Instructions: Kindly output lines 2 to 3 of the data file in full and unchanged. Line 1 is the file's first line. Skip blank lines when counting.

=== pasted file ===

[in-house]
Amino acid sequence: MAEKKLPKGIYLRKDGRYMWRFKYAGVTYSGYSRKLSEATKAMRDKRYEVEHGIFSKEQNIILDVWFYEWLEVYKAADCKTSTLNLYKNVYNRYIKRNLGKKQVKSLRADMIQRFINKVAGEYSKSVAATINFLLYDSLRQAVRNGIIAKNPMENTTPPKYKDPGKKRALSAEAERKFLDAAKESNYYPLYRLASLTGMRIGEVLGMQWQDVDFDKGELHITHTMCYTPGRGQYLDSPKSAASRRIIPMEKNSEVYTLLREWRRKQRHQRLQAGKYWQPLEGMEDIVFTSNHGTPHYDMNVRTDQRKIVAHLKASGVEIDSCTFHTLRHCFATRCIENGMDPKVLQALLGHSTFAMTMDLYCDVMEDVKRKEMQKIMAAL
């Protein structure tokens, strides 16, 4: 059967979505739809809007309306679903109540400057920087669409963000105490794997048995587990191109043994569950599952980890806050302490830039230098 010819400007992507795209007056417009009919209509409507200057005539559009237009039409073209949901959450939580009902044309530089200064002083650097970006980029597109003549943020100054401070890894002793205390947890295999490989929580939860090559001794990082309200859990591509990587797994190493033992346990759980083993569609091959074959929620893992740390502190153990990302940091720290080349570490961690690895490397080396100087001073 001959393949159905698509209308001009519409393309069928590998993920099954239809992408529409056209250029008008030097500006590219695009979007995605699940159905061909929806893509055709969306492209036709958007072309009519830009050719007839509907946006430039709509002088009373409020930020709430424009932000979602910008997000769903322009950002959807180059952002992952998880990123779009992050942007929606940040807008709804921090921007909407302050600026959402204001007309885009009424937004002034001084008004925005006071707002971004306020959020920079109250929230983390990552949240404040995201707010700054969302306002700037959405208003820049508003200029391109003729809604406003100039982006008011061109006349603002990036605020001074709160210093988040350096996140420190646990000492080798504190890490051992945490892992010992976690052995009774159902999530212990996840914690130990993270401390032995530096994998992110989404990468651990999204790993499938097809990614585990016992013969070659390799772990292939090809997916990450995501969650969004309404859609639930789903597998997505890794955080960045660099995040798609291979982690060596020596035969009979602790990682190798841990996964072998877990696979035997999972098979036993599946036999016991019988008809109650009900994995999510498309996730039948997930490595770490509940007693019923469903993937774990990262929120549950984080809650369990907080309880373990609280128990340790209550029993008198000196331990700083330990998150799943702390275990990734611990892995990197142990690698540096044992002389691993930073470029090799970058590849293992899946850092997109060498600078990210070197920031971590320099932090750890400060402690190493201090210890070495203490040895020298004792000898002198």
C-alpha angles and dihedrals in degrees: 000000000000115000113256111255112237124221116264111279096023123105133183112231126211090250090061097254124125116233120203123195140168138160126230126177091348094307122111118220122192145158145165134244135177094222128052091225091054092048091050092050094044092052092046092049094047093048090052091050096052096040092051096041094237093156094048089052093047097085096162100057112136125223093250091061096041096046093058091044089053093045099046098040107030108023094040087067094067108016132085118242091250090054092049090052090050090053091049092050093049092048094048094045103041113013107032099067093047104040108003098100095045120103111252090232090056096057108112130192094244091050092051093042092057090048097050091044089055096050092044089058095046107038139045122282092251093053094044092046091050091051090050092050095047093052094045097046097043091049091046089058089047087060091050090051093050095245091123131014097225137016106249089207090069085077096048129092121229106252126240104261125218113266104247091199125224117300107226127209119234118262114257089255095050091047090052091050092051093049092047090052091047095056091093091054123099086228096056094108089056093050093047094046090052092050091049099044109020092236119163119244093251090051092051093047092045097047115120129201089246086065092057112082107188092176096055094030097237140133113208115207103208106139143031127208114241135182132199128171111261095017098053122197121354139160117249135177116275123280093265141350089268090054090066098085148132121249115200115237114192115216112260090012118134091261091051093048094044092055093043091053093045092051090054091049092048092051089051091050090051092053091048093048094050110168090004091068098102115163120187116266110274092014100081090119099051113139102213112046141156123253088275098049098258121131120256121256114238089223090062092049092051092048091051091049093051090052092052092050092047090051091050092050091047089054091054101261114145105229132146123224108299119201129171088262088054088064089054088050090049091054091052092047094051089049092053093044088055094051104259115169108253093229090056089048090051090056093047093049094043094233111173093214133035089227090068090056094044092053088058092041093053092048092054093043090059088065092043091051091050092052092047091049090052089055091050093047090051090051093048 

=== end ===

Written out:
Amino acid sequence: MAEKKLPKGIYLRKDGRYMWRFKYAGVTYSGYSRKLSEATKAMRDKRYEVEHGIFSKEQNIILDVWFYEWLEVYKAADCKTSTLNLYKNVYNRYIKRNLGKKQVKSLRADMIQRFINKVAGEYSKSVAATINFLLYDSLRQAVRNGIIAKNPMENTTPPKYKDPGKKRALSAEAERKFLDAAKESNYYPLYRLASLTGMRIGEVLGMQWQDVDFDKGELHITHTMCYTPGRGQYLDSPKSAASRRIIPMEKNSEVYTLLREWRRKQRHQRLQAGKYWQPLEGMEDIVFTSNHGTPHYDMNVRTDQRKIVAHLKASGVEIDSCTFHTLRHCFATRCIENGMDPKVLQALLGHSTFAMTMDLYCDVMEDVKRKEMQKIMAAL
């Protein structure tokens, strides 16, 4: 059967979505739809809007309306679903109540400057920087669409963000105490794997048995587990191109043994569950599952980890806050302490830039230098 010819400007992507795209007056417009009919209509409507200057005539559009237009039409073209949901959450939580009902044309530089200064002083650097970006980029597109003549943020100054401070890894002793205390947890295999490989929580939860090559001794990082309200859990591509990587797994190493033992346990759980083993569609091959074959929620893992740390502190153990990302940091720290080349570490961690690895490397080396100087001073 001959393949159905698509209308001009519409393309069928590998993920099954239809992408529409056209250029008008030097500006590219695009979007995605699940159905061909929806893509055709969306492209036709958007072309009519830009050719007839509907946006430039709509002088009373409020930020709430424009932000979602910008997000769903322009950002959807180059952002992952998880990123779009992050942007929606940040807008709804921090921007909407302050600026959402204001007309885009009424937004002034001084008004925005006071707002971004306020959020920079109250929230983390990552949240404040995201707010700054969302306002700037959405208003820049508003200029391109003729809604406003100039982006008011061109006349603002990036605020001074709160210093988040350096996140420190646990000492080798504190890490051992945490892992010992976690052995009774159902999530212990996840914690130990993270401390032995530096994998992110989404990468651990999204790993499938097809990614585990016992013969070659390799772990292939090809997916990450995501969650969004309404859609639930789903597998997505890794955080960045660099995040798609291979982690060596020596035969009979602790990682190798841990996964072998877990696979035997999972098979036993599946036999016991019988008809109650009900994995999510498309996730039948997930490595770490509940007693019923469903993937774990990262929120549950984080809650369990907080309880373990609280128990340790209550029993008198000196331990700083330990998150799943702390275990990734611990892995990197142990690698540096044992002389691993930073470029090799970058590849293992899946850092997109060498600078990210070197920031971590320099932090750890400060402690190493201090210890070495203490040895020298004792000898002198």